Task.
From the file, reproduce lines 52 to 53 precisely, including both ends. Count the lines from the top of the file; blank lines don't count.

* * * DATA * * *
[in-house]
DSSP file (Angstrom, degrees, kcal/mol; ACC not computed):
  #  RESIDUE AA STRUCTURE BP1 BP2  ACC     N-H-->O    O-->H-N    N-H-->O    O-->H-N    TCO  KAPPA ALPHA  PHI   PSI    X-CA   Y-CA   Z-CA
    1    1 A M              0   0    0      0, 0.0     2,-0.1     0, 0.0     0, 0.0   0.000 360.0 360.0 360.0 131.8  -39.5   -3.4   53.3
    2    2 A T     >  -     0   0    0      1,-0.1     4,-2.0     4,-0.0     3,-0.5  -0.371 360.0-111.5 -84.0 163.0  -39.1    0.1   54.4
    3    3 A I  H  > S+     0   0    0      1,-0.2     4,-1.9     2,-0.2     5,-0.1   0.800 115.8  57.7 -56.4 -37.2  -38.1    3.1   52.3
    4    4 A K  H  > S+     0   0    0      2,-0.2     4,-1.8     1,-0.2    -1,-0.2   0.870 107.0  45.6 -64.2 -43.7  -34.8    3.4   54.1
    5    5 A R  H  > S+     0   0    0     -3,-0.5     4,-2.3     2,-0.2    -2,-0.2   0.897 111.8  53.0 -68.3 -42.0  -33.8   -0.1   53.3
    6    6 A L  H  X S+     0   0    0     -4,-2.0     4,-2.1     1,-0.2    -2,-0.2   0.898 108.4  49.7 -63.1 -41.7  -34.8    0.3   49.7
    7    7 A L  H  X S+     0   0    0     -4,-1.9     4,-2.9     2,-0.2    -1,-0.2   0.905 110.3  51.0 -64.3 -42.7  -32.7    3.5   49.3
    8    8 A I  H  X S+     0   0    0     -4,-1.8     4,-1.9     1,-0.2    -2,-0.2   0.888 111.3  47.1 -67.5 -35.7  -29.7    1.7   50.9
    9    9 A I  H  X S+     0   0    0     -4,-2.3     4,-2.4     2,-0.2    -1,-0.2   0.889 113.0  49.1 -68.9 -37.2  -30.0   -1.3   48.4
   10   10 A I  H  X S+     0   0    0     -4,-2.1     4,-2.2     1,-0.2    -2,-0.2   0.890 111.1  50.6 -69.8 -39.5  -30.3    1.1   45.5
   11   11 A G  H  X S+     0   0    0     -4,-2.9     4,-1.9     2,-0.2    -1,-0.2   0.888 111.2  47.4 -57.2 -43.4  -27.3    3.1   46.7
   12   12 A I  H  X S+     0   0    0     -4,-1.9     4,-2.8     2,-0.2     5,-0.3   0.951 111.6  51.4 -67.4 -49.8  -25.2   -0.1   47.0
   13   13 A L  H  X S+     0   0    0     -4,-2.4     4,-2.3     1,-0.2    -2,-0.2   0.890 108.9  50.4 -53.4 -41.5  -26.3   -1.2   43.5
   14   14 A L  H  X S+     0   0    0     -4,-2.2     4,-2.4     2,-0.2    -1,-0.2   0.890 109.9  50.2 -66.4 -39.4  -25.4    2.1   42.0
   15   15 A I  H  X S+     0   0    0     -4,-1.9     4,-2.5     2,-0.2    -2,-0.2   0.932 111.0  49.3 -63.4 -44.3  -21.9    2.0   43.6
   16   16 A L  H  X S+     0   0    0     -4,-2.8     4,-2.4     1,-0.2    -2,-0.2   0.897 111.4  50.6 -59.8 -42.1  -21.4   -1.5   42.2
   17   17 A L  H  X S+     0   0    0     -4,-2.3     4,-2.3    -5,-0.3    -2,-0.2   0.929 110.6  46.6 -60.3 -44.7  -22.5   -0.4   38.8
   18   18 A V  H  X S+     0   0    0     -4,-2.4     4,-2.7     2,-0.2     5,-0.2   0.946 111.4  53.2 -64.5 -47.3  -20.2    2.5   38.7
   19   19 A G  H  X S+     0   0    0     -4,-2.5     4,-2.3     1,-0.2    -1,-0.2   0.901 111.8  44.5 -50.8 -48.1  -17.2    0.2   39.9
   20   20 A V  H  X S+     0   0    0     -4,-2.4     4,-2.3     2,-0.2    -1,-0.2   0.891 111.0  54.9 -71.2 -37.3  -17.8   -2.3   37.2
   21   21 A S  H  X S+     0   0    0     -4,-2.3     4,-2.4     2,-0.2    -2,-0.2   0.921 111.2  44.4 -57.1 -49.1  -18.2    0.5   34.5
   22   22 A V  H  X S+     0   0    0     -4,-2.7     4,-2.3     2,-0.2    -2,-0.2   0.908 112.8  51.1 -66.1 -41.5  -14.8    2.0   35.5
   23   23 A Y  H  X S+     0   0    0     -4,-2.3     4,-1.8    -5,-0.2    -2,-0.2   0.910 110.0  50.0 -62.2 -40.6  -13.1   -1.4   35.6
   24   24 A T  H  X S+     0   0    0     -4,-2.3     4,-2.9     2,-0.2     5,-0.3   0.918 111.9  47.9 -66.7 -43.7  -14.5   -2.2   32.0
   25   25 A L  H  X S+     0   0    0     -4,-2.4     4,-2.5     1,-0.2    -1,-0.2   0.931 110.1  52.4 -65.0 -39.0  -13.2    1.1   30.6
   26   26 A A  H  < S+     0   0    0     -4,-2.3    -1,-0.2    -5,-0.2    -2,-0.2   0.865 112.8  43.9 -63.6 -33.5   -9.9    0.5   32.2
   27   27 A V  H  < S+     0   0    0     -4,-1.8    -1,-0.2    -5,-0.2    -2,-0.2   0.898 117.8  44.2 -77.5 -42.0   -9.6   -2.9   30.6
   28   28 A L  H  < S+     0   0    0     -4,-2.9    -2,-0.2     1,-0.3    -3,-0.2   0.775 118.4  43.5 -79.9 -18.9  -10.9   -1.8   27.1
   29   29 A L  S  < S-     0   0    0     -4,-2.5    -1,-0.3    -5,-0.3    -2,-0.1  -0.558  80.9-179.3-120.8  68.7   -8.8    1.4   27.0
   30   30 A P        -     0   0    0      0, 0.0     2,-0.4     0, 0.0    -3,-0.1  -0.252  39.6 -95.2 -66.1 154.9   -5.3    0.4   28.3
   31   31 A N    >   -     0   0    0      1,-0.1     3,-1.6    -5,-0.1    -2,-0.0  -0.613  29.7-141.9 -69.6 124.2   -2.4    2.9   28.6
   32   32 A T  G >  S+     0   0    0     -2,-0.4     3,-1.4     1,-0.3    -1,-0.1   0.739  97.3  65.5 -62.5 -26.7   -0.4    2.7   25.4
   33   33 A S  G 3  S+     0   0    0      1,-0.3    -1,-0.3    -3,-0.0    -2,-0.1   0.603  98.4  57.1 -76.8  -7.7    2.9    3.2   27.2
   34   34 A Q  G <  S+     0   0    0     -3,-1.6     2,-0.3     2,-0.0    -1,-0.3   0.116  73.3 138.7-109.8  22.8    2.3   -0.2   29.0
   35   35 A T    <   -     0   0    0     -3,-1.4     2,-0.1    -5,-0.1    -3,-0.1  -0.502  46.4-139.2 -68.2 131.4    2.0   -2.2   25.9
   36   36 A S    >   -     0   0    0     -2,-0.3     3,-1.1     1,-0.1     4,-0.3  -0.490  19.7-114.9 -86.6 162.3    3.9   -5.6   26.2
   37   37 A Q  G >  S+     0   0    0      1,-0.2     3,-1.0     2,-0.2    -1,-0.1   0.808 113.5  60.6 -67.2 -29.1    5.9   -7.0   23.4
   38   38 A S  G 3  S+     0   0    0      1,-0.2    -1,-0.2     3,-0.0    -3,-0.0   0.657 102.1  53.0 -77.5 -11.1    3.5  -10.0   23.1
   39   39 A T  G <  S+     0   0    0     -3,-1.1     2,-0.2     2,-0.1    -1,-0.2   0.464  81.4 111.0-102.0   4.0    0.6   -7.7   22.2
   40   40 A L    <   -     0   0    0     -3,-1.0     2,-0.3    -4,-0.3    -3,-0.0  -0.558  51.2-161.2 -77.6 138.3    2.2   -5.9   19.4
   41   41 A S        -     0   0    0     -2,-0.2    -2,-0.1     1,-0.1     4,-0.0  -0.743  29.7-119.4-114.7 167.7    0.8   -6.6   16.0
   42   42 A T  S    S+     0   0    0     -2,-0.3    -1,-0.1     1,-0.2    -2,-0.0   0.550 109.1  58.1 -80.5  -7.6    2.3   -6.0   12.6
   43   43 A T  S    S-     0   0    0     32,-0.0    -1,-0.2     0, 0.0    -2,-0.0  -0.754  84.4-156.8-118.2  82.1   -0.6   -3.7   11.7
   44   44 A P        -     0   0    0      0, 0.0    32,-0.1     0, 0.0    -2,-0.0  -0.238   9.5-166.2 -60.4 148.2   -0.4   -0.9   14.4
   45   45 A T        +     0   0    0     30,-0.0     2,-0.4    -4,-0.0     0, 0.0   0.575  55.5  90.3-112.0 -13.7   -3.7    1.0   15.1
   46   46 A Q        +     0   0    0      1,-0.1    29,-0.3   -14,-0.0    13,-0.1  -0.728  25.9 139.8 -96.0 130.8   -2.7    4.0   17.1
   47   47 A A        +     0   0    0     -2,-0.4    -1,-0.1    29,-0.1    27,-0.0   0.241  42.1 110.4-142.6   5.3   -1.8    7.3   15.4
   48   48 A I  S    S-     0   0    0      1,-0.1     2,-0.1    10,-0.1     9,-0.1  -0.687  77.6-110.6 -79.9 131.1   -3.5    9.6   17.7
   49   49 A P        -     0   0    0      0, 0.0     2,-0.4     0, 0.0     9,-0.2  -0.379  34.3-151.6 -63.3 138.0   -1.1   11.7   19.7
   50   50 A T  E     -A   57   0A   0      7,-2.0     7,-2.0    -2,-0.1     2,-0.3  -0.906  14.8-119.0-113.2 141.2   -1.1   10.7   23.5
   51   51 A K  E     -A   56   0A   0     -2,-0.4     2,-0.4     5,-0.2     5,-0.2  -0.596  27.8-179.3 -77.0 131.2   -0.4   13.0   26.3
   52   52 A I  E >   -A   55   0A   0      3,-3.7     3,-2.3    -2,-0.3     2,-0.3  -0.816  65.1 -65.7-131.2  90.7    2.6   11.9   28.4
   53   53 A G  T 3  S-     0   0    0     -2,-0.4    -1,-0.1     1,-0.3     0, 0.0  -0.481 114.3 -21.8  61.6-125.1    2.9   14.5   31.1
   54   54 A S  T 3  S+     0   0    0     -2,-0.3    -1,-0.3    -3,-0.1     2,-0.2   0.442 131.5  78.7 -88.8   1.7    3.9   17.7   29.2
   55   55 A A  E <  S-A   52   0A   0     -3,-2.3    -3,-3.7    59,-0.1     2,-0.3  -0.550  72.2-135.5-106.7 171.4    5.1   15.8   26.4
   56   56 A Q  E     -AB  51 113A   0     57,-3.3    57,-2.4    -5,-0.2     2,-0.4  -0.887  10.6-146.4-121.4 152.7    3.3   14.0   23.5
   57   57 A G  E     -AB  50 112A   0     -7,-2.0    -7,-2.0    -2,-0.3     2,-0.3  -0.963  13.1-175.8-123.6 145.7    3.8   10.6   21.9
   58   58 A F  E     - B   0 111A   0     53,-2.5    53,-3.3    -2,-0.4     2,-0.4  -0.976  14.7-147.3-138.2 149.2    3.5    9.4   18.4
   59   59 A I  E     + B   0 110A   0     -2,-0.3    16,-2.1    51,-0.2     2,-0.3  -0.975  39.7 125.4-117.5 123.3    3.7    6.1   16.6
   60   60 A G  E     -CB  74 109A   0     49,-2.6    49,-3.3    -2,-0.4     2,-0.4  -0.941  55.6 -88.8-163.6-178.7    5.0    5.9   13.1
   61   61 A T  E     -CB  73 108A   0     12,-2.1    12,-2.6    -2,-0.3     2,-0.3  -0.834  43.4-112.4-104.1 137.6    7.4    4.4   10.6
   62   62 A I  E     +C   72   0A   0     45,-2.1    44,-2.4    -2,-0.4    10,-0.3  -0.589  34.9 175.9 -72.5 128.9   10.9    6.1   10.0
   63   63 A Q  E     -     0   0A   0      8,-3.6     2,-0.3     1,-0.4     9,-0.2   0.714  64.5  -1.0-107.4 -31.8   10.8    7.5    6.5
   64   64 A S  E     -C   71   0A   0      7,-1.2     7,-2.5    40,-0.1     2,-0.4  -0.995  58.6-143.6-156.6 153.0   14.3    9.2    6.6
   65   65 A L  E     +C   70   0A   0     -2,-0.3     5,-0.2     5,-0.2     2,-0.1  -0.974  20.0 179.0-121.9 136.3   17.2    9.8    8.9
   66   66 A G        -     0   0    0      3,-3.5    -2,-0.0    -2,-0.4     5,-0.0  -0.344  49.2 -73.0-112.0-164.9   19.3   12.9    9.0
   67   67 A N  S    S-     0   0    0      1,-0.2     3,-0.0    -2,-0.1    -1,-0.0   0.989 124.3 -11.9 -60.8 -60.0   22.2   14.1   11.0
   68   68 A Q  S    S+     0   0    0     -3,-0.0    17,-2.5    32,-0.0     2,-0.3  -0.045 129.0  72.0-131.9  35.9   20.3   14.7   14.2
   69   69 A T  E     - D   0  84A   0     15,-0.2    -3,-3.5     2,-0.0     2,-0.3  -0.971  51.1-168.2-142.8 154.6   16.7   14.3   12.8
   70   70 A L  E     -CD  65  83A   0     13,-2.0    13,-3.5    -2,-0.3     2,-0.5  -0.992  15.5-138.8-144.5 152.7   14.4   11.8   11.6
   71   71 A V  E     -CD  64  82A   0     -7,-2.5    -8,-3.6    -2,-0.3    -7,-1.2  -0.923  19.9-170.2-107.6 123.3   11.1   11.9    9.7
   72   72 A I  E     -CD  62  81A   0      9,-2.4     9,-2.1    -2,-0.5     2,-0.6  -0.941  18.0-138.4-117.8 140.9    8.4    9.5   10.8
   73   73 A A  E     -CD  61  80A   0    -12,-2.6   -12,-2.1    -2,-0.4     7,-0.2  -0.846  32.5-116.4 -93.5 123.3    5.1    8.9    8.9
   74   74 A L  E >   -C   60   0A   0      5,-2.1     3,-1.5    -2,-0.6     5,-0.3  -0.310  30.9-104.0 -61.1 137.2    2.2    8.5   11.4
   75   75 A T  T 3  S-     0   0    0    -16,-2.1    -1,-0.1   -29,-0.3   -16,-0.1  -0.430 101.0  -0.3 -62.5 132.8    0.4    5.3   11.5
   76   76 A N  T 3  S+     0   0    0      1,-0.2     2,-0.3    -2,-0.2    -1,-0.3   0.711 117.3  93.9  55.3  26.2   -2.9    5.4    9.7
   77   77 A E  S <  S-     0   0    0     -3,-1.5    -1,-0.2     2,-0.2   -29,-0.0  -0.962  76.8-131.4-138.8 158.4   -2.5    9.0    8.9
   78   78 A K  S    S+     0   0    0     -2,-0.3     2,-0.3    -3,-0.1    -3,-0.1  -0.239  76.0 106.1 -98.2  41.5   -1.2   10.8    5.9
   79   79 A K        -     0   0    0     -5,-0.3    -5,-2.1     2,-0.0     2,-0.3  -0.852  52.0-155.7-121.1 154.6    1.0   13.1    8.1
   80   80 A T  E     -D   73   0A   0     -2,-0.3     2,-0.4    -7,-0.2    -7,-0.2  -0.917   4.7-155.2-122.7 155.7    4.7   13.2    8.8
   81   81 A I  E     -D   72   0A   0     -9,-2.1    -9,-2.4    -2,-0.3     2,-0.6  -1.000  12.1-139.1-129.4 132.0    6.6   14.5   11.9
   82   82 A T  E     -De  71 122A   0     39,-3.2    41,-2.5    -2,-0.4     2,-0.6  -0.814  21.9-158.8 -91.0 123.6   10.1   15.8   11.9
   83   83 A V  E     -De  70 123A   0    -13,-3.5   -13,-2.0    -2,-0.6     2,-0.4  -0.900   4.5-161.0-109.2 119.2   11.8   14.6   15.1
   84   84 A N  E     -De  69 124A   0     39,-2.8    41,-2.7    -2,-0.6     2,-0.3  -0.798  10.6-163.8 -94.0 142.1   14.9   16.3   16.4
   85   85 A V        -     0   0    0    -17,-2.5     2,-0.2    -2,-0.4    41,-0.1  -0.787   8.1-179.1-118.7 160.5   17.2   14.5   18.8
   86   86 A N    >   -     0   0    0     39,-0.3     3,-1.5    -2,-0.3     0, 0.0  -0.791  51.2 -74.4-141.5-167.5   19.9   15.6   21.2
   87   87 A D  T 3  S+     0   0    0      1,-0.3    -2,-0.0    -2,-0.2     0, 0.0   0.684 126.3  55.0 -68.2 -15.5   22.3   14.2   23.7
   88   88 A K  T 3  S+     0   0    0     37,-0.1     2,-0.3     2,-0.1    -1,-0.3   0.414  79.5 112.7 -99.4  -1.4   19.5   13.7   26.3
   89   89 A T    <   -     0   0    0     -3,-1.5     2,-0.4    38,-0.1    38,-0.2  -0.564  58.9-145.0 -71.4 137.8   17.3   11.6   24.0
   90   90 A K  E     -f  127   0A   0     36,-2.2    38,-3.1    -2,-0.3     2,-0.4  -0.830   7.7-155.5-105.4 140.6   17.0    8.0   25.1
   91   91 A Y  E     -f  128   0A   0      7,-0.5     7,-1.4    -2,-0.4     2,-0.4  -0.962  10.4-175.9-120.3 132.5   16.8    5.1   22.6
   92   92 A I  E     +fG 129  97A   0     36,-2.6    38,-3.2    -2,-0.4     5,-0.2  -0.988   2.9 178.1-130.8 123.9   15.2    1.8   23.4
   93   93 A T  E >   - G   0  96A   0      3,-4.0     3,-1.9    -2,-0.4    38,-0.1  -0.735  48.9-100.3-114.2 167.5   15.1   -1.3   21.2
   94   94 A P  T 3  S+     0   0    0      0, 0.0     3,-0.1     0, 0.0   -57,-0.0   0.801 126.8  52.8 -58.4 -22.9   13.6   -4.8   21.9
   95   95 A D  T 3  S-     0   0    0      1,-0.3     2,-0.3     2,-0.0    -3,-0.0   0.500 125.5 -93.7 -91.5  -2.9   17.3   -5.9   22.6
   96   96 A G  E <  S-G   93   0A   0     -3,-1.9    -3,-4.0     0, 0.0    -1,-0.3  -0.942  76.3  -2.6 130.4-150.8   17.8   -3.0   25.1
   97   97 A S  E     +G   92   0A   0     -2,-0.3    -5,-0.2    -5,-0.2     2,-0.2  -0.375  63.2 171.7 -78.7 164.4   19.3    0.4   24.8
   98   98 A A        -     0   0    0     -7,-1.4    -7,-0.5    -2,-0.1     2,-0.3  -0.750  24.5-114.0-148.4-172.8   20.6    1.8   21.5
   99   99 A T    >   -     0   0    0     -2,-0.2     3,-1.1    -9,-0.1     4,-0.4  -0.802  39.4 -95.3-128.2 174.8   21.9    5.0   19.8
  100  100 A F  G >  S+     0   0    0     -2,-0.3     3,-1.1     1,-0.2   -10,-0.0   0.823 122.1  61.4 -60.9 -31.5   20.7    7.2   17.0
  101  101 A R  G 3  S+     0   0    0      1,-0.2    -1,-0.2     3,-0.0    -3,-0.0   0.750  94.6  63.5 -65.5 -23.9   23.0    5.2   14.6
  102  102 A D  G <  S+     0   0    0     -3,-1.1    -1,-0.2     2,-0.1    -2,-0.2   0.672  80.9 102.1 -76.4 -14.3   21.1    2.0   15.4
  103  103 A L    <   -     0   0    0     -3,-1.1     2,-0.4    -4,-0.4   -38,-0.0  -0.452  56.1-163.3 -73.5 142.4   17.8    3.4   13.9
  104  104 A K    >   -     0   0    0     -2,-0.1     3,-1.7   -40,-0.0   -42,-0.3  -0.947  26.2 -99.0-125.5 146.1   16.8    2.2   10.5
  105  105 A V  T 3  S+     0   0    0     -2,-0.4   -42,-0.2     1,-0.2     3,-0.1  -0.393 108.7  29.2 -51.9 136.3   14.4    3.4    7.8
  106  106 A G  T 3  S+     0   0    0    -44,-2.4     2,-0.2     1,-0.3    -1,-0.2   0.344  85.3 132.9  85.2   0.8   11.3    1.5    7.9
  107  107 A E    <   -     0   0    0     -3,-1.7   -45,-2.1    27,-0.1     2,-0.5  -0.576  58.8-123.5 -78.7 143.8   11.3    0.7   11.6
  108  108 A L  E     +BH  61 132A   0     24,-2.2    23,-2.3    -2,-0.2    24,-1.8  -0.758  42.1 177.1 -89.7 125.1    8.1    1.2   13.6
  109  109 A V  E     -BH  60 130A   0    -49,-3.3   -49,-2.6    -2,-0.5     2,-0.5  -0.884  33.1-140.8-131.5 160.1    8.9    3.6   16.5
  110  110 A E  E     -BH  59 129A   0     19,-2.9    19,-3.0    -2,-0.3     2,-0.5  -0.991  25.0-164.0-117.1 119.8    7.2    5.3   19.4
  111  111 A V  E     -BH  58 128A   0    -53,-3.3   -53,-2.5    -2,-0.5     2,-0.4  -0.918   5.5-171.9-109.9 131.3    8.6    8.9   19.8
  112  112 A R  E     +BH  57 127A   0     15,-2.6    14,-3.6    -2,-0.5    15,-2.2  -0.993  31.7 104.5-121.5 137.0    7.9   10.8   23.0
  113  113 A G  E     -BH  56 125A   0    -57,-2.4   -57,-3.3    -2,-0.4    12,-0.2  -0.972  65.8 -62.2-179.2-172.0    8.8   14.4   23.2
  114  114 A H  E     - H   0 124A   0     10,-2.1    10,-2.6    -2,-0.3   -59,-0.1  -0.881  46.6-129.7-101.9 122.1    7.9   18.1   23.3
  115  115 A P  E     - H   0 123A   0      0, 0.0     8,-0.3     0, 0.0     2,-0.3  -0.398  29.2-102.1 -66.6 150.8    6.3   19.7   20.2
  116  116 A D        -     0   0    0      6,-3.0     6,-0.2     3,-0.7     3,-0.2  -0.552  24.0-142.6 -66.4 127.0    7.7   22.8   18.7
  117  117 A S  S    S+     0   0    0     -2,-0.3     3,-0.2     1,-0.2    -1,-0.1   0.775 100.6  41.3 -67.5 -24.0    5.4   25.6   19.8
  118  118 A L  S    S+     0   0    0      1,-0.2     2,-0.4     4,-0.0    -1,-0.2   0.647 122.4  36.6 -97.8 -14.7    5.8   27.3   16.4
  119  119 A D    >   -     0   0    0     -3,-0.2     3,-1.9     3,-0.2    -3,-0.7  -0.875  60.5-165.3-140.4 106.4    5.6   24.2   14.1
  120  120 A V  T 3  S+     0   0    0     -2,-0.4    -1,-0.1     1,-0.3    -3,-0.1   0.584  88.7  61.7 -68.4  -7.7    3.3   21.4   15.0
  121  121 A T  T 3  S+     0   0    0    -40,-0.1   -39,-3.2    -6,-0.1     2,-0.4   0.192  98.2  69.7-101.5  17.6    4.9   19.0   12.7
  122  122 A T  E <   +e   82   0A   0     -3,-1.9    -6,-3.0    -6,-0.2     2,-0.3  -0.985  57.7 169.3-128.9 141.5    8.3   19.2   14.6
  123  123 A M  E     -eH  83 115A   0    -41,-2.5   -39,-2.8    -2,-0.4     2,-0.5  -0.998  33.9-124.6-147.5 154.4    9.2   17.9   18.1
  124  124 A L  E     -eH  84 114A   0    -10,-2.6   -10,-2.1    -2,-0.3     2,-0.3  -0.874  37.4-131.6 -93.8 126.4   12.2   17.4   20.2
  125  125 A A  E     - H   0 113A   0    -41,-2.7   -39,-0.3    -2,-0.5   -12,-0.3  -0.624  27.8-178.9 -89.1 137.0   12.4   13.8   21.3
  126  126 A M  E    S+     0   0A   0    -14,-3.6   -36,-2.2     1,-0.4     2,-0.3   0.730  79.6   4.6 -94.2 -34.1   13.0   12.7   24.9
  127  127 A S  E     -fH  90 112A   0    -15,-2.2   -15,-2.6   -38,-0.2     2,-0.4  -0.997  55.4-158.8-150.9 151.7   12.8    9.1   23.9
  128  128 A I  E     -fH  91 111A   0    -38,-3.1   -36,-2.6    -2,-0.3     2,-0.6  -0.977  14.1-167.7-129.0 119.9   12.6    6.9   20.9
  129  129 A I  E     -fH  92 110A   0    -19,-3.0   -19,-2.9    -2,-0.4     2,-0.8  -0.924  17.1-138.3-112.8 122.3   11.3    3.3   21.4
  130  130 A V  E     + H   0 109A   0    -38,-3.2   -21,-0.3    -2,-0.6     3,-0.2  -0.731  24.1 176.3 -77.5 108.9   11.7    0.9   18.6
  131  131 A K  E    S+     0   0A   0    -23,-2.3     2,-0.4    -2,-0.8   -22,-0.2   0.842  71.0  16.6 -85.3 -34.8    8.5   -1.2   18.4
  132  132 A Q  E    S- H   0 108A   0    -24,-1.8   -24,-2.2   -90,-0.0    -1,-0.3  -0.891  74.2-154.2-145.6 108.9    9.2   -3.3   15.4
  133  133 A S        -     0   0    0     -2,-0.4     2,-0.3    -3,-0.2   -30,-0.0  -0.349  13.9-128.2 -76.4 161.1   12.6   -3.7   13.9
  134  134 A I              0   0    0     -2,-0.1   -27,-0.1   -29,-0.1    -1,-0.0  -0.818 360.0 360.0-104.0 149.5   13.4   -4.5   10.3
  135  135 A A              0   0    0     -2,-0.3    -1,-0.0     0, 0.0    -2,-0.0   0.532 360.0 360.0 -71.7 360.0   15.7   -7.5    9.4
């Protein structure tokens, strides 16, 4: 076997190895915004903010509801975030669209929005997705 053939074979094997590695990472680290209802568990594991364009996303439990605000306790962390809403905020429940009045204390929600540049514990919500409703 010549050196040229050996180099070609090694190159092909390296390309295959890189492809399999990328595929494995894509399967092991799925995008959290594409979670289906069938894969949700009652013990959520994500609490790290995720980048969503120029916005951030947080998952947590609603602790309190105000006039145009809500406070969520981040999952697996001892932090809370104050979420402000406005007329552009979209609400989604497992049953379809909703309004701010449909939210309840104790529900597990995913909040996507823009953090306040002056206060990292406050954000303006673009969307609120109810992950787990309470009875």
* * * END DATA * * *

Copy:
   49   49 A P        -     0   0    0      0, 0.0     2,-0.4     0, 0.0     9,-0.2  -0.379  34.3-151.6 -63.3 138.0   -1.1   11.7   19.7
   50   50 A T  E     -A   57   0A   0      7,-2.0     7,-2.0    -2,-0.1     2,-0.3  -0.906  14.8-119.0-113.2 141.2   -1.1   10.7   23.5